THE demise of Honda in the UK should surprise no one.

It is only a matter of time before Toyota and Nissan follow suit.

Why? Because the EU has negotiated a free trade agreement on car imports with Japan.

The absence of a tariff means there is no longer any need for them to produce Japanese cars in the UK.

The EU has done us no favours by this action.

This trade deal helps French and German car manufacturers by eliminating competition from the UK.

Car manufacture in this country currently represents 8 per cent of our manufacturing output.

Our car plants are among the most efficient and productive in Europe, but that counts for nothing with the EU.

No doubt the great British public will reward this action by buying French and German cars in greater numbers.

One of the Remain arguments was the increased bureaucracy associated with the trade in car parts across Europe in the event of a no-deal Brexit.

Well,that scuppers that argument as we probably won’t have car manufacturing in this country as a result of the EU’s trade deal with Japan.

The whole basis of the Remain argument seems to me to be based on this bureaucracy issue, which is as yet untested and which many business people do not see a problem with.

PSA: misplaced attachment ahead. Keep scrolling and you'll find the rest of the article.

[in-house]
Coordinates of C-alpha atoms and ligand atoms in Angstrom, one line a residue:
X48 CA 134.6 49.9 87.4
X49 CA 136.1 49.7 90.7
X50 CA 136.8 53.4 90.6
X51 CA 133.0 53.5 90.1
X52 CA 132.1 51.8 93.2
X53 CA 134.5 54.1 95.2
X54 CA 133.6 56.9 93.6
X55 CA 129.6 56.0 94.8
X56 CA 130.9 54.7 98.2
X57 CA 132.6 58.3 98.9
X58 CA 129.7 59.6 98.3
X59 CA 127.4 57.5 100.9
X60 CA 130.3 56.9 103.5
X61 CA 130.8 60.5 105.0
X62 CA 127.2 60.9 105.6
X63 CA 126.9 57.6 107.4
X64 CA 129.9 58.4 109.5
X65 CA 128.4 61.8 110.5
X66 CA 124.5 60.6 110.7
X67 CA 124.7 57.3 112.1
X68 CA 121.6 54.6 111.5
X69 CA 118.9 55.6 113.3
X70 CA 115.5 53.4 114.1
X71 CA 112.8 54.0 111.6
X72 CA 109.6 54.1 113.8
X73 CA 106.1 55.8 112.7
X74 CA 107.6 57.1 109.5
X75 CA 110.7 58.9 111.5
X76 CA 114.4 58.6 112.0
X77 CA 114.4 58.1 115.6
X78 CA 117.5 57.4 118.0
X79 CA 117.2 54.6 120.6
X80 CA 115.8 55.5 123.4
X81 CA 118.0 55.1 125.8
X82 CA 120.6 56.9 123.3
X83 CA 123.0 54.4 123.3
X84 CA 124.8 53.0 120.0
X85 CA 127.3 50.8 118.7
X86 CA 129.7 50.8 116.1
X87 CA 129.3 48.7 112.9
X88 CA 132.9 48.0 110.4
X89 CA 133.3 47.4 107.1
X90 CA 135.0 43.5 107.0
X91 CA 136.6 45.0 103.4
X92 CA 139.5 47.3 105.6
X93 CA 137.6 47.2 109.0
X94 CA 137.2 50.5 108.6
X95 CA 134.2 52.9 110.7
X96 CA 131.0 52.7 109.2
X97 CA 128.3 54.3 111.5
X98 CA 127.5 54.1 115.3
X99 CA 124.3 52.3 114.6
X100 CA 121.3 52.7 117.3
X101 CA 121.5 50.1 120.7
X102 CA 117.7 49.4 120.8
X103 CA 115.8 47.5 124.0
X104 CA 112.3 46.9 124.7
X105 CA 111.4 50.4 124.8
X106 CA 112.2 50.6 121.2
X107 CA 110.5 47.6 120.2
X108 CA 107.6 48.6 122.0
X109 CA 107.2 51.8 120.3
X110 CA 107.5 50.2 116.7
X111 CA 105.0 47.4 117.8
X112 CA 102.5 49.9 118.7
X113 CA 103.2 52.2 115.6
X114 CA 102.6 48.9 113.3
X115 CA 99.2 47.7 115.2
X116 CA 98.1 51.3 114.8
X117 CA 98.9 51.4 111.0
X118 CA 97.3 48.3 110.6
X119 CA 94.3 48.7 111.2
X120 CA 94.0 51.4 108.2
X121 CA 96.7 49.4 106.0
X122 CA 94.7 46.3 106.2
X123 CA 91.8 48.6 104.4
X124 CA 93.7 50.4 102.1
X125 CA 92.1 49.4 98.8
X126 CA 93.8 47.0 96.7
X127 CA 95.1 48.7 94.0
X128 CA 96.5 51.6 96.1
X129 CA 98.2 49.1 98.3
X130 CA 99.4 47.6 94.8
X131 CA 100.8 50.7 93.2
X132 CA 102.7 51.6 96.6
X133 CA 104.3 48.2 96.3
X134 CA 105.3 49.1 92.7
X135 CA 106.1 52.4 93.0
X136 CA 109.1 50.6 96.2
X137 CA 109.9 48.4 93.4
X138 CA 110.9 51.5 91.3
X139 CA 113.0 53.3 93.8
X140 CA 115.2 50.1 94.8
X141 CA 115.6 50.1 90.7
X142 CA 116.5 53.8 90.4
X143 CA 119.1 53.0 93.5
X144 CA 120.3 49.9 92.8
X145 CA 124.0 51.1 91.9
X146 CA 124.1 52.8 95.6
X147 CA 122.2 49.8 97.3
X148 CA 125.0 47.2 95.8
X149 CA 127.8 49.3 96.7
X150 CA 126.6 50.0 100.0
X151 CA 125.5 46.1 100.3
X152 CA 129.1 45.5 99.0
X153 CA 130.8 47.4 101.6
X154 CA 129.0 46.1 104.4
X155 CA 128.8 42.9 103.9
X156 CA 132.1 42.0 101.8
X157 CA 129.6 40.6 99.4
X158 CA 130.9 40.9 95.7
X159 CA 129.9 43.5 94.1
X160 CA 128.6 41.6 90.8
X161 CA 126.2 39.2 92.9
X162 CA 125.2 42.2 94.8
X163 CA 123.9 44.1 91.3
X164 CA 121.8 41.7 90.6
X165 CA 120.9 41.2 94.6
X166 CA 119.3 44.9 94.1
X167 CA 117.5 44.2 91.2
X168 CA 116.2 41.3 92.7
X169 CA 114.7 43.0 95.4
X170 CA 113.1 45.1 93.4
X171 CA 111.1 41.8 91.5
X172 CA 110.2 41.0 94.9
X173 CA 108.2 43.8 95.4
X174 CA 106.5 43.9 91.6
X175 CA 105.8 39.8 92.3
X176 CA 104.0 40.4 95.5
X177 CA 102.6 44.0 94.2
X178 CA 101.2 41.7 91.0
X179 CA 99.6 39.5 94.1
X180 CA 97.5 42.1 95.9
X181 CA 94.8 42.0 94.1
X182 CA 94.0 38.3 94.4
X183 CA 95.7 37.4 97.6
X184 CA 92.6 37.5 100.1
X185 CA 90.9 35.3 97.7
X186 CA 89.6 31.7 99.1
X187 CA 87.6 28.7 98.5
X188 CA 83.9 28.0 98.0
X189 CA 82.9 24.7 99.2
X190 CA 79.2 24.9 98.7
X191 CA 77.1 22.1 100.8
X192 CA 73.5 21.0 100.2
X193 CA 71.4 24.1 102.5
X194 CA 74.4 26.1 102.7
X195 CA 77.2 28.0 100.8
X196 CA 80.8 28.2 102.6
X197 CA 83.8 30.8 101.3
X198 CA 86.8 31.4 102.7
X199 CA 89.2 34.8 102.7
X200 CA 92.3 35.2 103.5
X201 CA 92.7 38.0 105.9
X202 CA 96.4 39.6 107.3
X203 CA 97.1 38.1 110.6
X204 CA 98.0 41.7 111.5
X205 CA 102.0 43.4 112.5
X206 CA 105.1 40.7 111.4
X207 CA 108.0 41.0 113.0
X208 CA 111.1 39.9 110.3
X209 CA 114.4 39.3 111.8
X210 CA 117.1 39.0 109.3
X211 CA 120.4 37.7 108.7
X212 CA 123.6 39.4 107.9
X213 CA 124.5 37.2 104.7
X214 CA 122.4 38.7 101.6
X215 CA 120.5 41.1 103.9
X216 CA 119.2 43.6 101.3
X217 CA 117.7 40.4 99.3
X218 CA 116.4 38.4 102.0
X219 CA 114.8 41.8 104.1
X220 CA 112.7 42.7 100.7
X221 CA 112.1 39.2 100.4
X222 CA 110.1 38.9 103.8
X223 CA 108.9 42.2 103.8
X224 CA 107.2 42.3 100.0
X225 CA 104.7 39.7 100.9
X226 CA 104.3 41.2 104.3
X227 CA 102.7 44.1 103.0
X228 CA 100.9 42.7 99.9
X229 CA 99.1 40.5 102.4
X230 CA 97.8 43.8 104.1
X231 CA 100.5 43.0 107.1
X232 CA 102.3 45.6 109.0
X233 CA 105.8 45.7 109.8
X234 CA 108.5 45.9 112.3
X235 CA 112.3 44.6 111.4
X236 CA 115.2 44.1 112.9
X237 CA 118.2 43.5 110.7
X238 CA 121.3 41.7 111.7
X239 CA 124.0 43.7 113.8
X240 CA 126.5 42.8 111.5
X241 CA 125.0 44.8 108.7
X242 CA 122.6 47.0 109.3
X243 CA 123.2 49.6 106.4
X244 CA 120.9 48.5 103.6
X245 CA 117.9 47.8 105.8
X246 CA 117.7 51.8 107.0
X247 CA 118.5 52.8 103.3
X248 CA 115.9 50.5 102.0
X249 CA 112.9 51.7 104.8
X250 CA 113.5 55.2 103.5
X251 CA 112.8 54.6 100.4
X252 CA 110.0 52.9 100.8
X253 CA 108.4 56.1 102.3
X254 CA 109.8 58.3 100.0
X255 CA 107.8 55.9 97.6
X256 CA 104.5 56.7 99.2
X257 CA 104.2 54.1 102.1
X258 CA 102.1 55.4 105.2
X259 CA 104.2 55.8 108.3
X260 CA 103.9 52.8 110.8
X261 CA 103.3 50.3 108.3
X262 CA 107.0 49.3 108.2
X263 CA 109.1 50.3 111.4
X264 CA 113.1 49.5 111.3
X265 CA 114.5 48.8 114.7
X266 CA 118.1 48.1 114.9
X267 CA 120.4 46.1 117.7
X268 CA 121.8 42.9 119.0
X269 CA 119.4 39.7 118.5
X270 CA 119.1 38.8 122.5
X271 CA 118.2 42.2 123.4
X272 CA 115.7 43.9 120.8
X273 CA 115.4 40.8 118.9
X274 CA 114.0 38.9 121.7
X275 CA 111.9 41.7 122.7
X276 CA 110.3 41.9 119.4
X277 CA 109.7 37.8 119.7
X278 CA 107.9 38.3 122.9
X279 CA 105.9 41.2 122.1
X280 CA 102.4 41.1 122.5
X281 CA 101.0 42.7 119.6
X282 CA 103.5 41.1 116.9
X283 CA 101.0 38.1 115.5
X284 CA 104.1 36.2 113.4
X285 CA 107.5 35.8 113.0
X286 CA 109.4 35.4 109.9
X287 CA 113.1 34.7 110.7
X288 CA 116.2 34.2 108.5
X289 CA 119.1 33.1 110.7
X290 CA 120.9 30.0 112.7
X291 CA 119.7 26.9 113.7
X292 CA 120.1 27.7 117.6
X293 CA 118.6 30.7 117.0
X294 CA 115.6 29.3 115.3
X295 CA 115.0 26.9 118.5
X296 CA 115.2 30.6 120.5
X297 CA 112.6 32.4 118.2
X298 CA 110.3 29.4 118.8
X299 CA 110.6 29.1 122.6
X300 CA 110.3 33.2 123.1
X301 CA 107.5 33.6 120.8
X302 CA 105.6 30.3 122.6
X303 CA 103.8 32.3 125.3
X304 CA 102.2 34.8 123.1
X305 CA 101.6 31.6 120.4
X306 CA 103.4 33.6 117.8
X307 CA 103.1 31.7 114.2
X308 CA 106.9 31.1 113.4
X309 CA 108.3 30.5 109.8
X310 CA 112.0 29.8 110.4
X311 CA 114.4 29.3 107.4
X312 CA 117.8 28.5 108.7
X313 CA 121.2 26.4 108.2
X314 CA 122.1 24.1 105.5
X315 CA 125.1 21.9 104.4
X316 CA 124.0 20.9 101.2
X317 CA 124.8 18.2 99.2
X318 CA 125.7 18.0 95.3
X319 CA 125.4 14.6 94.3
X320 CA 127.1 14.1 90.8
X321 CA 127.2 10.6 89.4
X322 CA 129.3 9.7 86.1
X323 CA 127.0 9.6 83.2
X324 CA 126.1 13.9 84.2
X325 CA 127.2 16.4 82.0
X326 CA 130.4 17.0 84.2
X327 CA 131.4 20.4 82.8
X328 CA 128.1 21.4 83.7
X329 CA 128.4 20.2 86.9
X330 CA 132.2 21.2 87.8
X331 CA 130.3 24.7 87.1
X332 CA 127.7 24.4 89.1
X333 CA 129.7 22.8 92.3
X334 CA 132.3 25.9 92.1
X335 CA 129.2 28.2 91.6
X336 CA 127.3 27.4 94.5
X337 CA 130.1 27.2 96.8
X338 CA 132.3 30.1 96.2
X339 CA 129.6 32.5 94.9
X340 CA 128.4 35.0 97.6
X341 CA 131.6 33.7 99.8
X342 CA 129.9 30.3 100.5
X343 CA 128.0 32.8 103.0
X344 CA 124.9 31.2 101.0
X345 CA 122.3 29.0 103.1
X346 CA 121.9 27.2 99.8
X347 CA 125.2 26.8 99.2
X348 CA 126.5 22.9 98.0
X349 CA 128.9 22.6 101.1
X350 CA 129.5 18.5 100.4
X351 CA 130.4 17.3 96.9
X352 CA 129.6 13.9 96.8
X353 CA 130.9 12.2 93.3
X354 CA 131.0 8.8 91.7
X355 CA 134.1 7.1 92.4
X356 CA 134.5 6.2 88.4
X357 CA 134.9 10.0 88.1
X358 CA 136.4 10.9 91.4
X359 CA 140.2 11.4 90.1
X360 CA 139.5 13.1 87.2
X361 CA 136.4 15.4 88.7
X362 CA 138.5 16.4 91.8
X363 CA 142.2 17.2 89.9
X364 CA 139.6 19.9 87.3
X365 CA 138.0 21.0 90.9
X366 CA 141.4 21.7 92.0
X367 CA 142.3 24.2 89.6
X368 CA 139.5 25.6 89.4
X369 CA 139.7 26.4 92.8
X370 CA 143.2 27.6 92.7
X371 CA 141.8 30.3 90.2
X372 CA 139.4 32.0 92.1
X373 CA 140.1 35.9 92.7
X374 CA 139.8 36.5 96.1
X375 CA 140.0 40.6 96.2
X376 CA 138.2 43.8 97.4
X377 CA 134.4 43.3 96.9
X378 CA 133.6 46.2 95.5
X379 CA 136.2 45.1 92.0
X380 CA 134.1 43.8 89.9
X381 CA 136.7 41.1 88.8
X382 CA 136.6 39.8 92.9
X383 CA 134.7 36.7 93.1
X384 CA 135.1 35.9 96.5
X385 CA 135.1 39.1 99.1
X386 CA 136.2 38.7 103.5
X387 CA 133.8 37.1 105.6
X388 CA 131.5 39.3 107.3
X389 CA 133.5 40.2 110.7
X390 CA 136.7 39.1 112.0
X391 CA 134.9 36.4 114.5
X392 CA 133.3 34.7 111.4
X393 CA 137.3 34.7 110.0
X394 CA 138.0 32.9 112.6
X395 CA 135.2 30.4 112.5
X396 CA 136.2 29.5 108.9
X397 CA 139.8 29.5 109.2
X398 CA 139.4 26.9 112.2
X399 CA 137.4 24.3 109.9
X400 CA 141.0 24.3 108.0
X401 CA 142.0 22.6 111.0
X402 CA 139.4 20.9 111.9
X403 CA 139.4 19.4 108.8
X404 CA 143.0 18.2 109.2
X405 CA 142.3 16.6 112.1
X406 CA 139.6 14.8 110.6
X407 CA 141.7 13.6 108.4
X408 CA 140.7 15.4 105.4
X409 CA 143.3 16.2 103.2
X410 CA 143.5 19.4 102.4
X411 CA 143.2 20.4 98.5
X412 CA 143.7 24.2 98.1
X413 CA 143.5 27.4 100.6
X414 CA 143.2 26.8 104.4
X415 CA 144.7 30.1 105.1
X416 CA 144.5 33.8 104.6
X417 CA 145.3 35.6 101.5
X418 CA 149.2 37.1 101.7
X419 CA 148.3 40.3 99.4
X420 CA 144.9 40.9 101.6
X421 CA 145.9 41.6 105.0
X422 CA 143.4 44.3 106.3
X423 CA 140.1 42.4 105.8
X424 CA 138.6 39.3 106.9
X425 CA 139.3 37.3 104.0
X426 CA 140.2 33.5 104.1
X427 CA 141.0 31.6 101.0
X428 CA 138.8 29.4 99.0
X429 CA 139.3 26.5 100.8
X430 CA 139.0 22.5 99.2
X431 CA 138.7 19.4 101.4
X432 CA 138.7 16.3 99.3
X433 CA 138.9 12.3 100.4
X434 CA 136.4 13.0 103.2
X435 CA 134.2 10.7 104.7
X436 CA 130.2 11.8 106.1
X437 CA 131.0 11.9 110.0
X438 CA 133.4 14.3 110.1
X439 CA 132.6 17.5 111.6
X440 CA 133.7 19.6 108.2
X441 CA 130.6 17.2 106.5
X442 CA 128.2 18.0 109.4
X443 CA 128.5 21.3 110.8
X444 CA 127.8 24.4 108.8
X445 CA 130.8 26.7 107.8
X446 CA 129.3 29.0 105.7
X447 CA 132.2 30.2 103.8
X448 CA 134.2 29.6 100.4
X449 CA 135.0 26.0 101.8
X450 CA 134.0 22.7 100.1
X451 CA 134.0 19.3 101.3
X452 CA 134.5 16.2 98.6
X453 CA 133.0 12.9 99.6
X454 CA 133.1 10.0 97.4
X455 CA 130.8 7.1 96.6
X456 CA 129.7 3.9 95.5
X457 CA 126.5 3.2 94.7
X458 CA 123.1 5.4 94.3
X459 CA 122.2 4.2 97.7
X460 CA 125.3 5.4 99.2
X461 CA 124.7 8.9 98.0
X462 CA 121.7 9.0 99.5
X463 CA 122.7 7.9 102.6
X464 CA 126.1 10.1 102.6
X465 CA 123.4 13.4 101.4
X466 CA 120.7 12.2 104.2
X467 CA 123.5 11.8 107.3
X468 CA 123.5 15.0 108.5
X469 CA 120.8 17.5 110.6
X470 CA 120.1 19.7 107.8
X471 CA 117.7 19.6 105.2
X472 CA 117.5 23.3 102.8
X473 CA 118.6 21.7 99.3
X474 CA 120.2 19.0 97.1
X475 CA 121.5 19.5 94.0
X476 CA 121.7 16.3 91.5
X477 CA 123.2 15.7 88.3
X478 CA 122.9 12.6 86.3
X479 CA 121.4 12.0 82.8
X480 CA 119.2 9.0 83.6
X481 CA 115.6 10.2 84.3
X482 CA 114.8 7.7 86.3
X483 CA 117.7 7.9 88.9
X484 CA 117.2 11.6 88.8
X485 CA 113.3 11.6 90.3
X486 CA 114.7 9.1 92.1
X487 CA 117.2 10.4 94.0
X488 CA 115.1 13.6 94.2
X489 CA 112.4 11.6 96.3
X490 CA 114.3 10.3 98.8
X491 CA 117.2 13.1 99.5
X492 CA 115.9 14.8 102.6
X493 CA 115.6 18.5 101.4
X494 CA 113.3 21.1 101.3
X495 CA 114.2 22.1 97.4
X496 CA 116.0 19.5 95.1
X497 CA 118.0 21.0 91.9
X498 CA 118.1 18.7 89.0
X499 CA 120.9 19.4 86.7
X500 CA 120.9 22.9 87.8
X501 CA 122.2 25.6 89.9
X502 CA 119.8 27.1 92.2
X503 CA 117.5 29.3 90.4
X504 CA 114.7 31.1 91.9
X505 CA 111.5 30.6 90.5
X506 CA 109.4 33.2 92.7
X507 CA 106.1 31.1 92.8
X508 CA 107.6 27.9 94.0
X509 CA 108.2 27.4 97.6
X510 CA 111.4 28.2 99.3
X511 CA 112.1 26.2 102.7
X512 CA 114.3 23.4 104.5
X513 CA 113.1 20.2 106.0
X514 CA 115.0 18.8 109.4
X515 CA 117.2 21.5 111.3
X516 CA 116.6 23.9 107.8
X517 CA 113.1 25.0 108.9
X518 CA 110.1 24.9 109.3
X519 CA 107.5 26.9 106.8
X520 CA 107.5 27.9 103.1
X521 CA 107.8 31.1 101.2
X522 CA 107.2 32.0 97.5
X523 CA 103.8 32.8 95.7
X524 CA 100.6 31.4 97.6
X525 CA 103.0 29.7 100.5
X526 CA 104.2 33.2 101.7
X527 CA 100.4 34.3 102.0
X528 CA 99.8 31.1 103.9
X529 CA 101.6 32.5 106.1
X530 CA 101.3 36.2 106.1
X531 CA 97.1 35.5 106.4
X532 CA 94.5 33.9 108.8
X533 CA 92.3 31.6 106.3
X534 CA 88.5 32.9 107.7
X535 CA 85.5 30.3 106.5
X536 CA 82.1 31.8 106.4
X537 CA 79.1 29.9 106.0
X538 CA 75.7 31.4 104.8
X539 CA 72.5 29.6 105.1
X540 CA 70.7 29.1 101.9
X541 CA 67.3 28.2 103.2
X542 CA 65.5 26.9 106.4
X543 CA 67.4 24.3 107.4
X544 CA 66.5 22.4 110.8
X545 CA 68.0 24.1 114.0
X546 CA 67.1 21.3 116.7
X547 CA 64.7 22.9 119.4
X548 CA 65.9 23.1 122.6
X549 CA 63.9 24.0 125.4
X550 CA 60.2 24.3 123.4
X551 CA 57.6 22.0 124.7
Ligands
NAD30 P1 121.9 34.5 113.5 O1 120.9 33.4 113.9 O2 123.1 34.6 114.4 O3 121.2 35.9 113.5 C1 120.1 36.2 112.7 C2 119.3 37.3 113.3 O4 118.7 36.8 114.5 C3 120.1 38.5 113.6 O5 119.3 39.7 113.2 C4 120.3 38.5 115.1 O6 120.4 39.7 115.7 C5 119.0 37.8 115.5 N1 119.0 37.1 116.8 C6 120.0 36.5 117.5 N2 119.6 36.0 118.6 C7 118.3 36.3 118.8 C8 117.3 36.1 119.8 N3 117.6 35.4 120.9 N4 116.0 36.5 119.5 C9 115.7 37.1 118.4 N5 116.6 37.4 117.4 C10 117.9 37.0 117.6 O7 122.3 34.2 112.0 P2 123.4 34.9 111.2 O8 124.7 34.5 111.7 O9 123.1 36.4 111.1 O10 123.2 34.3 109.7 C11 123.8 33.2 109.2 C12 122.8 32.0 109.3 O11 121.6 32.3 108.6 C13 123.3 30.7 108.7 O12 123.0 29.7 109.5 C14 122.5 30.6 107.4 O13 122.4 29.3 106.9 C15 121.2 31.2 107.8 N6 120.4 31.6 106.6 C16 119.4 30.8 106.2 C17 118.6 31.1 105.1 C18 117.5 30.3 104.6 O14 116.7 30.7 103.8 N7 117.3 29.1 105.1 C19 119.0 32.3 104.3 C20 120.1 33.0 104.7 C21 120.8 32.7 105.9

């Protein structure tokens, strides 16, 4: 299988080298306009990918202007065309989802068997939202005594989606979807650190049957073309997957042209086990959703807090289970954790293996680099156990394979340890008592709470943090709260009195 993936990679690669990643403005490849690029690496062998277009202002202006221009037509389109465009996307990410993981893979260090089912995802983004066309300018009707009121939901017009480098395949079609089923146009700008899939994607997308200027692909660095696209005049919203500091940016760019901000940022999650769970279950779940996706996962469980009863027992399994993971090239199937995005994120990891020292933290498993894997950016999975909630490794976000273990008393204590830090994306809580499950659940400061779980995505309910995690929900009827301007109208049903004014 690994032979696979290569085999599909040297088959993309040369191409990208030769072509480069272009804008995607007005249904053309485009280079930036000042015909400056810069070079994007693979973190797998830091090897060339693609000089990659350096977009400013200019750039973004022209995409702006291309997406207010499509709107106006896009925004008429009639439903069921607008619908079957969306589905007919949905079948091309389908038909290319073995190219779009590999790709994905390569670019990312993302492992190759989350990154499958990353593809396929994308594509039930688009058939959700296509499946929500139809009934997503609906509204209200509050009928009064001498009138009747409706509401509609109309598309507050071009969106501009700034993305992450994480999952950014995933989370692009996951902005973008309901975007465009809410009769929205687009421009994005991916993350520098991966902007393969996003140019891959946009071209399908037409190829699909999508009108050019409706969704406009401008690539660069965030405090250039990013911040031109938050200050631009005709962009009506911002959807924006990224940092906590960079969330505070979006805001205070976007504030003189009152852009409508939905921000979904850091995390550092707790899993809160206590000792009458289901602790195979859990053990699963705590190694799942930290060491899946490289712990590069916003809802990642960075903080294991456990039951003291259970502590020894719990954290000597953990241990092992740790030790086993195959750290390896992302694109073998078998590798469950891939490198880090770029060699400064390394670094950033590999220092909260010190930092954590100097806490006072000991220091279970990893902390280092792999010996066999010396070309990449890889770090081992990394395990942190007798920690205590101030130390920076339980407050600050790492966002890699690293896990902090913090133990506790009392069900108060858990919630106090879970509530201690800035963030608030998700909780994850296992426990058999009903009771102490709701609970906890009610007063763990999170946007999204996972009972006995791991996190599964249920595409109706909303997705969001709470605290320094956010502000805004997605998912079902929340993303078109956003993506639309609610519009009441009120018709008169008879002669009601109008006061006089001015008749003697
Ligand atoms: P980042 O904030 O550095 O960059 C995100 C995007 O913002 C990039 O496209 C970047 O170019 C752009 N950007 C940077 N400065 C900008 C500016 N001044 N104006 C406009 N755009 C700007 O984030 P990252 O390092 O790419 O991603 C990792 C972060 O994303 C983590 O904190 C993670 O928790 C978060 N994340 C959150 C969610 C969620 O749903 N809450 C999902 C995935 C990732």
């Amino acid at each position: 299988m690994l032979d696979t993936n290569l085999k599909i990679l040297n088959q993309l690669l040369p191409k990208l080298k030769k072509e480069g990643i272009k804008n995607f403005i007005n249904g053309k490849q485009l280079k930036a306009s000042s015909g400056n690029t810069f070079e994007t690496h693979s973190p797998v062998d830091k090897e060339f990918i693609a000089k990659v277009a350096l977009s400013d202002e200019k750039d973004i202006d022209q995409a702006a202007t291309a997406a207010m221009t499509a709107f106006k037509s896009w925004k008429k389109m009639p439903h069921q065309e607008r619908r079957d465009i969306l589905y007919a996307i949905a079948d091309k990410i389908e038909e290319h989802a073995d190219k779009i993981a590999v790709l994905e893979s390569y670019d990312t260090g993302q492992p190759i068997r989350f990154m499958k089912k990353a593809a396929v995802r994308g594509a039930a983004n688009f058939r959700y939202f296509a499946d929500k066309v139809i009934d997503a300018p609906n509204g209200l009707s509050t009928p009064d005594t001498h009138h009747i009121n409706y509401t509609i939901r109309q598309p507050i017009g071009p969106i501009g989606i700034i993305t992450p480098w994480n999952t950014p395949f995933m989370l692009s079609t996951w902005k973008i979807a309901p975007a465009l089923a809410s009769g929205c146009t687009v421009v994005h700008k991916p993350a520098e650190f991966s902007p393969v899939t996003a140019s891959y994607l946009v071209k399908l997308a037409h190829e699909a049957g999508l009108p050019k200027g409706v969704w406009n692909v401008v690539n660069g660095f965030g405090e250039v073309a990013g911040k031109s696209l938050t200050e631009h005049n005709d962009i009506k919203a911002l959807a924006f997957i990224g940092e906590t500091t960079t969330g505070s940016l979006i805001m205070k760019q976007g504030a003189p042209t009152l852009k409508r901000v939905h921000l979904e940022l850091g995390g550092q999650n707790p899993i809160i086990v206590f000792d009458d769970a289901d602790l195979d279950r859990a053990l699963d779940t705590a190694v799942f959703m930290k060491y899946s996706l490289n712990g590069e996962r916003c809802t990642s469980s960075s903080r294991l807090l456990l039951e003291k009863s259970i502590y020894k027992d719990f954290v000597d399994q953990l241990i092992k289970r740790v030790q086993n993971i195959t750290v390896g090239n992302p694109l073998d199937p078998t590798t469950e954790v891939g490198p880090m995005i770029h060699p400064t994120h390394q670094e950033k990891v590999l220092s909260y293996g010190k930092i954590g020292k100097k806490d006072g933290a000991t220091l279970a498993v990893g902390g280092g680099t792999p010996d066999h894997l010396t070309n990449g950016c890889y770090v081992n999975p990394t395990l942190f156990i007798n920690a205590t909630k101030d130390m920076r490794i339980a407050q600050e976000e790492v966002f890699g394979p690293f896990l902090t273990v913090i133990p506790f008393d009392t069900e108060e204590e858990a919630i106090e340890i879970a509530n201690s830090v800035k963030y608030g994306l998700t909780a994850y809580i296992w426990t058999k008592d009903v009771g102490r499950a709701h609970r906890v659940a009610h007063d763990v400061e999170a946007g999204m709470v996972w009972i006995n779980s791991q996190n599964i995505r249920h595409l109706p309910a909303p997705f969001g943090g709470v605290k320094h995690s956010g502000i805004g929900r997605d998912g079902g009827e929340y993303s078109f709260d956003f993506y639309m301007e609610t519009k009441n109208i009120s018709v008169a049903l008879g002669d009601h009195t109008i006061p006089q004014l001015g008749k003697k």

Mrs May’s deal, which everybody agrees is worse than our present arrangements, will see us tied to the EU for years to come without a voice.

Her deal is only the start and we will endure years of wrangling — where is the certainty for business in that? It is clear from the EU’s stance to date that we will get no helping hand from them and a no deal must therefore be a better option.

If Japan can have a virtual free-trade deal with the EU, why can’t we?

We are already closely aligned to it in our laws, systems, etc? No, the EU has no intention of rewarding the UK for leaving and will make life as difficult as possible for us.

It is now a political issue and they don’t want to see any country leaving the EU and doing well as result.

If we leave with a no deal, we will have a very strong negotiating position as the EU’s largest customer — it makes business sense, but the politicians cannot see that. President Trump may be regarded as a fool, but in this context, we could do with someone like him.

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